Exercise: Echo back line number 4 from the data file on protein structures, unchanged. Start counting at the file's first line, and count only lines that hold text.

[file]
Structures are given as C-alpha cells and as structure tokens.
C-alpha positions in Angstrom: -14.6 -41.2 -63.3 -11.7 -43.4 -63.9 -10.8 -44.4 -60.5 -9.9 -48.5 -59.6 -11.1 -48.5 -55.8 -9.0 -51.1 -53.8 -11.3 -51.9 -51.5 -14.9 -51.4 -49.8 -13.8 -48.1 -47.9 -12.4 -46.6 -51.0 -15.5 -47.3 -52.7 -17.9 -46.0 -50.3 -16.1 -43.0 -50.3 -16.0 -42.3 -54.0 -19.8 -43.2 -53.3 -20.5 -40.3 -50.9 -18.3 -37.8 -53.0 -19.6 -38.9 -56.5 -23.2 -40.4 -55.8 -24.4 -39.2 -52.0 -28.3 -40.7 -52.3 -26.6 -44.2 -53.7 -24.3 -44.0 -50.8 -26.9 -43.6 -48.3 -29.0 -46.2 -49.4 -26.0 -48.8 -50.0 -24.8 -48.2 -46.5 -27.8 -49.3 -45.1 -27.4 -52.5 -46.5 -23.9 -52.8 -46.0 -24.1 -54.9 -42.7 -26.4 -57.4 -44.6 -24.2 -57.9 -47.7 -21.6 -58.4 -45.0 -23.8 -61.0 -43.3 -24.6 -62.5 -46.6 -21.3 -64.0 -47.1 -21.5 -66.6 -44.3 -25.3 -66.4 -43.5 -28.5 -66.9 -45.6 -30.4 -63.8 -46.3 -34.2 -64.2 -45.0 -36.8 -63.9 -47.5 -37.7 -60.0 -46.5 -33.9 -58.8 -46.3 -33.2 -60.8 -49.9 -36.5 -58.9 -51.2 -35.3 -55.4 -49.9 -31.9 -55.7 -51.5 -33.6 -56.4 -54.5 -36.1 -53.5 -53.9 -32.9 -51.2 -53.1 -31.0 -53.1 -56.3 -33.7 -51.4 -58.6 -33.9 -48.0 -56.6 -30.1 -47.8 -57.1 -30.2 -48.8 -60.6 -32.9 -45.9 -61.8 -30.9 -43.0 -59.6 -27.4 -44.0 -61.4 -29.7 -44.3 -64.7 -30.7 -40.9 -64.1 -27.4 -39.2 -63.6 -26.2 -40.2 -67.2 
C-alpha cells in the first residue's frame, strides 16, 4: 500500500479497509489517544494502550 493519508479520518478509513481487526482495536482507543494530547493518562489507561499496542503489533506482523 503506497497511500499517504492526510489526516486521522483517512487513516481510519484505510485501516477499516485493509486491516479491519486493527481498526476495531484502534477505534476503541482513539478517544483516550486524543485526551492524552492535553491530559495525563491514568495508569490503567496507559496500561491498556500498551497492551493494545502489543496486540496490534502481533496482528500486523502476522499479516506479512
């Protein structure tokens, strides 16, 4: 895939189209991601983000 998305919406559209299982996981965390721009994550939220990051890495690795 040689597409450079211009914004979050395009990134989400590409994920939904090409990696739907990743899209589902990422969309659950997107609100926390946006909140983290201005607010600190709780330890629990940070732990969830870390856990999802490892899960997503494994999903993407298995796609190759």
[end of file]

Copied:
């Protein structure tokens, strides 16, 4: 895939189209991601983000 998305919406559209299982996981965390721009994550939220990051890495690795 040689597409450079211009914004979050395009990134989400590409994920939904090409990696739907990743899209589902990422969309659950997107609100926390946006909140983290201005607010600190709780330890629990940070732990969830870390856990999802490892899960997503494994999903993407298995796609190759």